Monday, November 17, 2014

Movie Review: Rosewater

Directed by: Jon Stewart.
Written by: Jon Stewart based on the book by Maziar Bahari and  Aimee Molloy.
Starring: Gael García Bernal (Maziar Bahari), Kim Bodnia (Rosewater), Dimitri Leonidas (Davood), Haluk Bilginer (Baba Akbar), Shohreh Aghdashloo (Moloojoon), Golshifteh Farahani (Maryam), Claire Foy (Paola), Amir El-Masry (Alireza), Nasser Faris (Haj Agha), Kambiz Hosseini (Hassan), Numan Acar (Rahim), Jason Jones (Himself).

Four times a week, Jon Stewart goes on TV and finds humor in material both serious and ridiculous. His strength has always been in a common sense approach that cuts through all the bullshit that politicians spout off on a daily basis. In his debut film, Rosewater, he does something similar with material that would seem to be resistant to such humor. This is the story of Maziar Bahari, a journalist for Newsweek who returns to his home country of Iran to cover the controversial election of 2009. After Mahmoud Ahmadinejad won a landslide re-election, many in the international community suspected that the vote had been rigged – and thousands of Iranians went to the streets to protest. Bahari had met some of the young people who supported Ahmadinejad’s opponent, and also have worked to undermine the tight government regulations on information – by installing a bank of satellites on the roofs of their apartment building. It’s while with these young men, that Bahari shoots some footage of the protest – that includes a young man being gunned down in the streets. He gives the tape to another foreign journalist – who broadcasts for the world to see. It is then, of course, that the secret police arrest Bahari – and accuse him of being a foreign spy. For four months, Bahari is held mainly in solitary confinement, his only human contact is with his “specialist”, who he dubs Rosewater, for his scent. Rosewater subjects Bahari to a systematic campaign of terror – while there is actual physical abuse, it is the psychological abuse that hurts more – the constant threat of something worse about to happen.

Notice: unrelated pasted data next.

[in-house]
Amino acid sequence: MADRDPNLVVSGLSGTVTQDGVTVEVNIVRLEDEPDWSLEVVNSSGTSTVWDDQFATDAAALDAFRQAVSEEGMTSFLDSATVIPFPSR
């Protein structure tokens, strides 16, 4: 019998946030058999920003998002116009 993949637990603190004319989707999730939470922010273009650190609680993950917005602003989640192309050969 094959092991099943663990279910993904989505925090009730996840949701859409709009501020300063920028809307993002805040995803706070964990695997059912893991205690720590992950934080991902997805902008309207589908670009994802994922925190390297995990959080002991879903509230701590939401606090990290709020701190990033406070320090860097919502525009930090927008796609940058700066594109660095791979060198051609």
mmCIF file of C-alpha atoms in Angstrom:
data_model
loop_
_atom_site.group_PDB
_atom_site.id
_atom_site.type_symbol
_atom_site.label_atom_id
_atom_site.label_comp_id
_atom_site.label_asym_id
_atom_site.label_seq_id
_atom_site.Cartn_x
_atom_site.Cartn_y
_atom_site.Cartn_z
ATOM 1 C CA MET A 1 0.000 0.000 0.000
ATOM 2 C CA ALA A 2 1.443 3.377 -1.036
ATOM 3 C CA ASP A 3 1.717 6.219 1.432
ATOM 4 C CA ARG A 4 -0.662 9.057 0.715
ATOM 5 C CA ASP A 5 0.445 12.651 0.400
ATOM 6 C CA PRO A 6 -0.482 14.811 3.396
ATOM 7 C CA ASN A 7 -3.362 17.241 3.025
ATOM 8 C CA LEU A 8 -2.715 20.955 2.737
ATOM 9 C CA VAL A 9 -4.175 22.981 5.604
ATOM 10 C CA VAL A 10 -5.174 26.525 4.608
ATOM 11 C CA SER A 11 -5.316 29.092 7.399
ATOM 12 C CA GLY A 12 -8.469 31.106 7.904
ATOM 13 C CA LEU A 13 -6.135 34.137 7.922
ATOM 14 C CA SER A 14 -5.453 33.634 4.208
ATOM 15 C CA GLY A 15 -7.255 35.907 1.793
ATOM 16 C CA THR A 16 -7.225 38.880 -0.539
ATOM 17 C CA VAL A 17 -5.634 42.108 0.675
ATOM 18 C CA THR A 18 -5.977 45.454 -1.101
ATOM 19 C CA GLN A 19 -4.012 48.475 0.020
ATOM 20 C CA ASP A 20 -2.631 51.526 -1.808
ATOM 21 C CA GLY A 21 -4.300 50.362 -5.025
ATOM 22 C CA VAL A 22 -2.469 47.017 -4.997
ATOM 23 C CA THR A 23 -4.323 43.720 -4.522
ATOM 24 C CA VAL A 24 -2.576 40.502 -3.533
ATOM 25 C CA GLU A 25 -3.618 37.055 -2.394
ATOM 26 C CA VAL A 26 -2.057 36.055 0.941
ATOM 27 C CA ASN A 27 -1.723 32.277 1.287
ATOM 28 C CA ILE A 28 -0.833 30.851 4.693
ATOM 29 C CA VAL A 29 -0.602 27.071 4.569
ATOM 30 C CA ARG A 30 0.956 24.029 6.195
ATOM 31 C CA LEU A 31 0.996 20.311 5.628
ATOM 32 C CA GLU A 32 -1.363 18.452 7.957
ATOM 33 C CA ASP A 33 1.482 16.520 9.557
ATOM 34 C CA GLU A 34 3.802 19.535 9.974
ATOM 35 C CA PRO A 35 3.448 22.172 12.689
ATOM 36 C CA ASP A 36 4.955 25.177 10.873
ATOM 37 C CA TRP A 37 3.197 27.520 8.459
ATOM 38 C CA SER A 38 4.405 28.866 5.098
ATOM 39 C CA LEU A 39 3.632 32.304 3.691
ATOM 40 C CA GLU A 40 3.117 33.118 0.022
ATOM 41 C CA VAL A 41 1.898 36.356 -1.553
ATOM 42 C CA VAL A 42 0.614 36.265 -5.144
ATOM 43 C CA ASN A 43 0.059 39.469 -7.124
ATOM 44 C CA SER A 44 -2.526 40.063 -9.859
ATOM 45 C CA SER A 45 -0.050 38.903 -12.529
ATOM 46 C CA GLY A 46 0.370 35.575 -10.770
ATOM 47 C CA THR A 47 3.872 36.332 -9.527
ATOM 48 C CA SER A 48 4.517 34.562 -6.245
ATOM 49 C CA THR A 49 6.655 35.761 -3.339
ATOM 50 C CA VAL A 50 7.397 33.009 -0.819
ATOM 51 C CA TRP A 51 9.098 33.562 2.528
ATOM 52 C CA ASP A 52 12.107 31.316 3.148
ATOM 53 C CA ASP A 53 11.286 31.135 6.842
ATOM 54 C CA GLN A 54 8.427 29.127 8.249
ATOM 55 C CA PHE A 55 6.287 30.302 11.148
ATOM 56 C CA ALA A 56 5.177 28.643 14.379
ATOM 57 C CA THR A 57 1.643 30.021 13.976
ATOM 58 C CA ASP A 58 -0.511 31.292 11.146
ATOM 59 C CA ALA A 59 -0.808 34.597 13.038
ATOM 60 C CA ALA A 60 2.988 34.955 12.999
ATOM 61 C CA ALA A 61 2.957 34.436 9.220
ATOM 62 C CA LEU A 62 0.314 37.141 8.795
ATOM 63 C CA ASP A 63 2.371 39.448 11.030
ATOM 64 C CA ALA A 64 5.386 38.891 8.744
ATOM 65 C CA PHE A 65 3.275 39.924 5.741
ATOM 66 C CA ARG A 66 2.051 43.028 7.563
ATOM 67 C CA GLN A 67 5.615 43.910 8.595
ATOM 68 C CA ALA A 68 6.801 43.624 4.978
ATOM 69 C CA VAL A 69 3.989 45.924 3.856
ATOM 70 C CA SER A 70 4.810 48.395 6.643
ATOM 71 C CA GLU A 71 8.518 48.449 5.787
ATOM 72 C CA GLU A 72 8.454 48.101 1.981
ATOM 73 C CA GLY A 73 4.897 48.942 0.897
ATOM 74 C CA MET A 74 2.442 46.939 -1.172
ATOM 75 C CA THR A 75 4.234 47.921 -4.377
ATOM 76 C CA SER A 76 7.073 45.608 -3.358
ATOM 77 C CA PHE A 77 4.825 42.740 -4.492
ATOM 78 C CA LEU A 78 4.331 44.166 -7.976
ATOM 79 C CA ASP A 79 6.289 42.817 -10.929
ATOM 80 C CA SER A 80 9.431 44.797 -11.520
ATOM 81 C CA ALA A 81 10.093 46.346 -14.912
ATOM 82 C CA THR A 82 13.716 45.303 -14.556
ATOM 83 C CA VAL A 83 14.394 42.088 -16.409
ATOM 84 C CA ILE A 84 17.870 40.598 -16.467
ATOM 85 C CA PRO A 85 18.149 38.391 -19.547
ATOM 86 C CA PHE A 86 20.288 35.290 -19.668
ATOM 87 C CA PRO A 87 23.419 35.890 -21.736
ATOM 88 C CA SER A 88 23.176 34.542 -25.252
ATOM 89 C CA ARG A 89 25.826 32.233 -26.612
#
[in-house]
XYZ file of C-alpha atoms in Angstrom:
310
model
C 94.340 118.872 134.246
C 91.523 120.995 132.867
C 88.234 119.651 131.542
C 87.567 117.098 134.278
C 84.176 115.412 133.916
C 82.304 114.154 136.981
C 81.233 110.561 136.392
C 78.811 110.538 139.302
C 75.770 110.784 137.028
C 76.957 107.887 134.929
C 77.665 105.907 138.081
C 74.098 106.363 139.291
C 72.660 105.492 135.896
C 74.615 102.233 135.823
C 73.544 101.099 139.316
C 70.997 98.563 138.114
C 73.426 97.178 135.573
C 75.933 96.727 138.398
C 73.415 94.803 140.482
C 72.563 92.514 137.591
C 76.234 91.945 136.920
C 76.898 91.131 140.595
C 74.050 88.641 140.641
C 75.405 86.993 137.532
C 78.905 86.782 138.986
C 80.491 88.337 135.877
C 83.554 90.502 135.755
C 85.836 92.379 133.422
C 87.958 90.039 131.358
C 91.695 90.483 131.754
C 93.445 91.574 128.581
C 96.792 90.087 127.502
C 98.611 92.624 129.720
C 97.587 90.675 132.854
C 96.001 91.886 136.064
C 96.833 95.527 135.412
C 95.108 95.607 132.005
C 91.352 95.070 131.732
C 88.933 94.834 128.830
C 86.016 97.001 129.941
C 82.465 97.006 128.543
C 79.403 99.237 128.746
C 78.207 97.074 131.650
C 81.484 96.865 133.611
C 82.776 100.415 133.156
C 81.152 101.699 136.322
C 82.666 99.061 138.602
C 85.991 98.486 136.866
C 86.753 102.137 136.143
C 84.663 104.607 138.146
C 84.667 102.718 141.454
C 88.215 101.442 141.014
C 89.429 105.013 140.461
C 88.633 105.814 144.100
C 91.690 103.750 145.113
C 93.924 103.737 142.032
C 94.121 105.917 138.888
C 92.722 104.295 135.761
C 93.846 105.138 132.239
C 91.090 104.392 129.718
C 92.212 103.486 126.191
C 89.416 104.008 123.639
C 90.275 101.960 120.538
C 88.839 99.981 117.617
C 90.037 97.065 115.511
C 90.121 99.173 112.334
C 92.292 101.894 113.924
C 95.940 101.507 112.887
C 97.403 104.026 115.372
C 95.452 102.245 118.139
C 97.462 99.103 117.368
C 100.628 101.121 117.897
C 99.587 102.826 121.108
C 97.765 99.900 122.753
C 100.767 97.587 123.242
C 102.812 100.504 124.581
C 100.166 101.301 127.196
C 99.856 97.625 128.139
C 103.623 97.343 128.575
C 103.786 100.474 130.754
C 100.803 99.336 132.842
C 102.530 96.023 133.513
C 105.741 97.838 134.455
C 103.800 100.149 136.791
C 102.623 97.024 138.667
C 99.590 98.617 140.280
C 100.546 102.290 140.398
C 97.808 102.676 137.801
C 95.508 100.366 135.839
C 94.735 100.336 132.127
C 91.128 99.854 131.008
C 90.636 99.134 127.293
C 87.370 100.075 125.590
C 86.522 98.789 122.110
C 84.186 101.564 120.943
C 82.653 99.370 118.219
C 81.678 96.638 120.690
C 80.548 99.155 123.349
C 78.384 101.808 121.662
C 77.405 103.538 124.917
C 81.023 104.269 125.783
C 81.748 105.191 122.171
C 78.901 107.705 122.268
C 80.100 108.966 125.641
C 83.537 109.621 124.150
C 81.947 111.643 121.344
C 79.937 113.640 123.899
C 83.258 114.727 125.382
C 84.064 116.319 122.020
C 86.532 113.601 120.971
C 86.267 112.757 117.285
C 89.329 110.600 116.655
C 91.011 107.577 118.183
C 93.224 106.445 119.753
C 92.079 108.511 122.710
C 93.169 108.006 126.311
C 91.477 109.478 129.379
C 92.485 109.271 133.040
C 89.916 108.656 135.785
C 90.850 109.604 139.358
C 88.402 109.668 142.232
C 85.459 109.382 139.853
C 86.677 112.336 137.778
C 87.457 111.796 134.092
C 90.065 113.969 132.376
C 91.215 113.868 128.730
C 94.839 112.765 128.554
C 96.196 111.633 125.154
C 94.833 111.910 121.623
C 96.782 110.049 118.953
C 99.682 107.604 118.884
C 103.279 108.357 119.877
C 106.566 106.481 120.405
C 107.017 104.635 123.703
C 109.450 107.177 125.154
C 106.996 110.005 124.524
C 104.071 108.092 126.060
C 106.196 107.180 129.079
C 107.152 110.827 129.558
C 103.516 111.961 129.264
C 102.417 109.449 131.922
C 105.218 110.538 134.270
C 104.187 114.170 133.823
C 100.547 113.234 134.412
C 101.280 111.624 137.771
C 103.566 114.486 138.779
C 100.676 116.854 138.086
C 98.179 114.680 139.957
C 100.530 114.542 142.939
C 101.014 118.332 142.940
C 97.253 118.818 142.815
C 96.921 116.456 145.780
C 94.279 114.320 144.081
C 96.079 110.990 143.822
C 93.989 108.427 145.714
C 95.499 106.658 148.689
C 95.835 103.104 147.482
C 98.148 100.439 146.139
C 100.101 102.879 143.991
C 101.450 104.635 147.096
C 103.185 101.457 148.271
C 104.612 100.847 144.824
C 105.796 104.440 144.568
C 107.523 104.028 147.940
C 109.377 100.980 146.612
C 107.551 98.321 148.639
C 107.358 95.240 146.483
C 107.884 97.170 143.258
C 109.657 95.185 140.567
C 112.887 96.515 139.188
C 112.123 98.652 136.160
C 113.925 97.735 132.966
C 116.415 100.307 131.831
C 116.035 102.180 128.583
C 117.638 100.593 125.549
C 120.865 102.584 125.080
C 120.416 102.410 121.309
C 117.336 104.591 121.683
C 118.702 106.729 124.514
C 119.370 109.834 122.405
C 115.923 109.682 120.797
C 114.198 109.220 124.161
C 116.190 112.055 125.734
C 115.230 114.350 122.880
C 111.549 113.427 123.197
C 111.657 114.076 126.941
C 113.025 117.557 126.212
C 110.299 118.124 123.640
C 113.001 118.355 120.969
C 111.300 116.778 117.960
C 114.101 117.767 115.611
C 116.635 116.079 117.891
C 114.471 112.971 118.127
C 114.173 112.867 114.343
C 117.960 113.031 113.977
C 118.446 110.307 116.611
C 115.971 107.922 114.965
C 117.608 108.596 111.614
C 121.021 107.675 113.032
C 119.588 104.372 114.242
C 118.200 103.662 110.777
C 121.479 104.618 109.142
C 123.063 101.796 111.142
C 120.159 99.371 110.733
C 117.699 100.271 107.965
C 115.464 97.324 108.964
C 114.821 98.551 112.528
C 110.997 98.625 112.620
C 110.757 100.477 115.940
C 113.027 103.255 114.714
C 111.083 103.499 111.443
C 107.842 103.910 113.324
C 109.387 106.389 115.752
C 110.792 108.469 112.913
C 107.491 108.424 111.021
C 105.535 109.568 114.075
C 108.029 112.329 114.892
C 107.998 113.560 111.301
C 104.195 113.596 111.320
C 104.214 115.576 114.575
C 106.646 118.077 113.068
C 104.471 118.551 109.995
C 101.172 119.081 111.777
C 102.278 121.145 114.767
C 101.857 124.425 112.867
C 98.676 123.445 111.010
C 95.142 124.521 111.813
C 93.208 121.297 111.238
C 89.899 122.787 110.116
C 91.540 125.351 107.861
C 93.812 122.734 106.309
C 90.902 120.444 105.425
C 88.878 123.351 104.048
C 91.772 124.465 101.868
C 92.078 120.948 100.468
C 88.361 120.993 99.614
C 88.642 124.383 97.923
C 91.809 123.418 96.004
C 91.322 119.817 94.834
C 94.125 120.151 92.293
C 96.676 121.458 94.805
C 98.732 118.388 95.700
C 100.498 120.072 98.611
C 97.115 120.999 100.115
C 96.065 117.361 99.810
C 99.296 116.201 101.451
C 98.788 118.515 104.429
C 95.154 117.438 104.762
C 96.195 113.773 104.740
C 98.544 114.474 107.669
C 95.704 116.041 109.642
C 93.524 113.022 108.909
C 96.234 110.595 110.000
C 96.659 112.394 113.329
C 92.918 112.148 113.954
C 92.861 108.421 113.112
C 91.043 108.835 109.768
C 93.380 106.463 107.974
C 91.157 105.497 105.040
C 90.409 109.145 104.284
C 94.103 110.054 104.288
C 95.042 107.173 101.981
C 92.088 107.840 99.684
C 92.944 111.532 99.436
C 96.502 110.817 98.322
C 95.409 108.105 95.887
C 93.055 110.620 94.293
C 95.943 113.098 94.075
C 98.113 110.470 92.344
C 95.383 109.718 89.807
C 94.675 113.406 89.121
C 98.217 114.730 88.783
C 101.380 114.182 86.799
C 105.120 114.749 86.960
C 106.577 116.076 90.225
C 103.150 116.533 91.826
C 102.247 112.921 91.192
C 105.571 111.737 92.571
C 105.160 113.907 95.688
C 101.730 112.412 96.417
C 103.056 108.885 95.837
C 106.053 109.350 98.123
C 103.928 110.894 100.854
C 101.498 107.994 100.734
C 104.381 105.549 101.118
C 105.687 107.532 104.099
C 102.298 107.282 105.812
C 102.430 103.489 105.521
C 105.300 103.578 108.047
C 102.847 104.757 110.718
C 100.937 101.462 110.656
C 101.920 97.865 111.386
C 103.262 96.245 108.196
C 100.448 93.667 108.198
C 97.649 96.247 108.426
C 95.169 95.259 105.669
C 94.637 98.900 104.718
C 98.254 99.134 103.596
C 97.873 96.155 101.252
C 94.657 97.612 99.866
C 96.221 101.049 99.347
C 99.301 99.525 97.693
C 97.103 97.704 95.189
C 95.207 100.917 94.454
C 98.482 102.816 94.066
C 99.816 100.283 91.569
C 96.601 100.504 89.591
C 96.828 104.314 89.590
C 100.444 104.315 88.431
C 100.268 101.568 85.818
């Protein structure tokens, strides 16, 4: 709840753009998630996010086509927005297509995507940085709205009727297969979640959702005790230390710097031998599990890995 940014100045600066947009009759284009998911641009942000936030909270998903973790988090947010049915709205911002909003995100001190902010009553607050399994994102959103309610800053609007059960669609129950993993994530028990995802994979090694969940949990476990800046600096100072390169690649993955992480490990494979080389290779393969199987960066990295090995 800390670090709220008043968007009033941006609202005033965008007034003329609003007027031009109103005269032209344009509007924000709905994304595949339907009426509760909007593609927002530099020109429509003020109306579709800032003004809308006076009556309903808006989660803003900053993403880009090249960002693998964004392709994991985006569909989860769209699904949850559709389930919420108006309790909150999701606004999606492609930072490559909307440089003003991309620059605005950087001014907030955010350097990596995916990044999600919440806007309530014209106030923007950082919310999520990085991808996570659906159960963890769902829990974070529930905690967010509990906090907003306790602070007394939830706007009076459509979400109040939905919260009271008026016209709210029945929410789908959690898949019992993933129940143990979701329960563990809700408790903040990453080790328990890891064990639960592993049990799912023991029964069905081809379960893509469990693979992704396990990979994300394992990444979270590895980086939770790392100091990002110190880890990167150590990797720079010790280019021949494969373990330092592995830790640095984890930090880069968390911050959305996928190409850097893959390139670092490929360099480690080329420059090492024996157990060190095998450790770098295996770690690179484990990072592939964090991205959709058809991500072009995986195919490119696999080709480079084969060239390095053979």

This is serious material – and addresses some serious issues. While Stewart stops short of outright saying that the election was rigged, you can tell what he thinks. The film’s main subject is the censorship of journalists, and the use of fear as a weapon to silence the people. Yet, Stewart finds the humor in the movie right for its first scene – and while there is some harrowing stuff in the middle, Stewart never pushes things so far that the audience becomes uncomfortable, or terribly shocked – or loses their ability to laugh, and see the ridiculousness in what is happening – something Bahari loses only temporarily.

The casting of Gael Garcia Bernal as Bahari is somewhat strange – Bernal, after all is Mexican, not Middle Eastern. But what he brings to the role is that broad, goofy smile that he utilizes in every role, and makes Bahari instantly likable. He makes Bahari both funny, yet smart. He is a sympathetic character from the start. The other major character in the film is Rosewater, played by Kim Bodnia who can be terrifying at times, but who Bodnia and Stewart make more human than you would expect. He has his own pressures he is dealing with, that makes him push Bahari harder than he might otherwise. Stewart also makes him a subject that he can mock – he has no real understanding of Western culture, and doesn’t realize when Bahari is making fun of him, but takes everything seriously. It’s a fine performance.

As a first time writer and director, Stewart mainly plays it safe. There are stylistic choices littered throughout the movie that a more experienced director may not have made (an early scene of scenes from Iran playing out behind Bahari as he walks by numerous chain restaurants and stores for example). He never pushes Rosewater into truly challenging territory, or brings it outside his comfort zone.
Having said that, everything in the film is well executed by Stewart and company. It’s not the most daring film, but it’s still well made, well written, well-acted and well intentioned. It works well enough, that I would look forward to seeing another movie by Stewart if he choose to make one – but not well enough that I want him to give up his day job.  

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